Landowner’s gift launches American Legion grant program to assist other groups.
An American Legion committee is authorized to study the feasibility of a special fund for children’s programs after former American Legion Department of Arkansas Commander Dr. Garland Murphy, Jr., offers to the national organization fractional rights to 10,000 acres of oil-rich land he owns in the Williston Basin of Montana and North Dakota. In return, Murphy asks that proceeds from the contribution be used solely to serve children. Out of this contribution is born the American Legion’s Child Welfare Foundation. On July 9, 1954, the foundation is incorporated as a distinct non-profit organization whose mission is to benefit young people with physical, mental or environmental challenges.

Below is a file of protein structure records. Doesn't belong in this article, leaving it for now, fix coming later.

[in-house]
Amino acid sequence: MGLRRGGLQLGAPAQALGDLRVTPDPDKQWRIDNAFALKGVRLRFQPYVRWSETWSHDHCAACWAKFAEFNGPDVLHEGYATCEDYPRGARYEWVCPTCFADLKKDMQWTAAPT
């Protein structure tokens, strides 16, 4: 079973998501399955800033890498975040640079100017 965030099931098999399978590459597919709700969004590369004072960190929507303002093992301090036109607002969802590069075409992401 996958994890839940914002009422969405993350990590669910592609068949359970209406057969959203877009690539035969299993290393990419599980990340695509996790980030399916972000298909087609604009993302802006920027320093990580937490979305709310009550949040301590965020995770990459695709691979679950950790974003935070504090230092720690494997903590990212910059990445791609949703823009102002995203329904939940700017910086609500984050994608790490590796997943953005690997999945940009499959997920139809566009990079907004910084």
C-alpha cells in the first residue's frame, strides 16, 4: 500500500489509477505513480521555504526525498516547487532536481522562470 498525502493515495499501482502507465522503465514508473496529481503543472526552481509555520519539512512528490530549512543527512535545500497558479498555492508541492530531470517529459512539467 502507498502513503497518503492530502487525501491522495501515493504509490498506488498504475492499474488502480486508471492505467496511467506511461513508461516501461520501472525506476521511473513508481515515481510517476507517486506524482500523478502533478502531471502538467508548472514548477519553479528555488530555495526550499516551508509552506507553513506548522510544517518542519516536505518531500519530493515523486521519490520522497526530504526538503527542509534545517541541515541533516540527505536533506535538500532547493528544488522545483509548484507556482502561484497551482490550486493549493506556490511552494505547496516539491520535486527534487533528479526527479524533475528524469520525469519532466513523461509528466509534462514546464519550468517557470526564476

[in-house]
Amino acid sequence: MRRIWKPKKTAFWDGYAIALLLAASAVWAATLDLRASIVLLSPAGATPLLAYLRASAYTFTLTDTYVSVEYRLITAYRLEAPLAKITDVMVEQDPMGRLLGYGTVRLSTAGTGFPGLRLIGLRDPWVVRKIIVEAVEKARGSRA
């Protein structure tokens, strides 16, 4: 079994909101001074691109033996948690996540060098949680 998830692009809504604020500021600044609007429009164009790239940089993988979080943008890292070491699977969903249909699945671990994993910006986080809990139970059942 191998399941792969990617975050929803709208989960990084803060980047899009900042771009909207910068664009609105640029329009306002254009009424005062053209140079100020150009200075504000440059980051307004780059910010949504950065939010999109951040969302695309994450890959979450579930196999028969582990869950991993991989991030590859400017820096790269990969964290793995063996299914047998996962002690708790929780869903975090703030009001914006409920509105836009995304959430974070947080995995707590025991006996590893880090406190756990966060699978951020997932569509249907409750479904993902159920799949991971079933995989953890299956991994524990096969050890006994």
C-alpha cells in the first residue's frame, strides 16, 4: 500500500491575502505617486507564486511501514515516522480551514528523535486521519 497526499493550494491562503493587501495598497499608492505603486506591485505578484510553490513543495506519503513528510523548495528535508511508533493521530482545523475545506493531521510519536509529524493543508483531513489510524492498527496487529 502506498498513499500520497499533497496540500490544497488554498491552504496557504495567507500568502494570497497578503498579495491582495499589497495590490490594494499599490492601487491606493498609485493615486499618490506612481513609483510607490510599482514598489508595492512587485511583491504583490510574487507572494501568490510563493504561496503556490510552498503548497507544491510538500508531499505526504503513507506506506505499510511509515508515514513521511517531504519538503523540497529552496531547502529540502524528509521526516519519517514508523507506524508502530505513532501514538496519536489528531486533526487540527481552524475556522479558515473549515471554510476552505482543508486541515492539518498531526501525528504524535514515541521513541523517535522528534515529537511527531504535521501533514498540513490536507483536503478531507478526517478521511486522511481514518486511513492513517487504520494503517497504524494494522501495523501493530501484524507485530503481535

The first three CWF grants, totaling $22,500, are awarded to the Delinquency Control Institute, the National Association for Retarded Children and the National Society for the Prevention of Blindness.
Through its first 60 years, the CWF goes on to award nearly $15 million to associations, programs and organizations that help young people in need, and continues to do so today.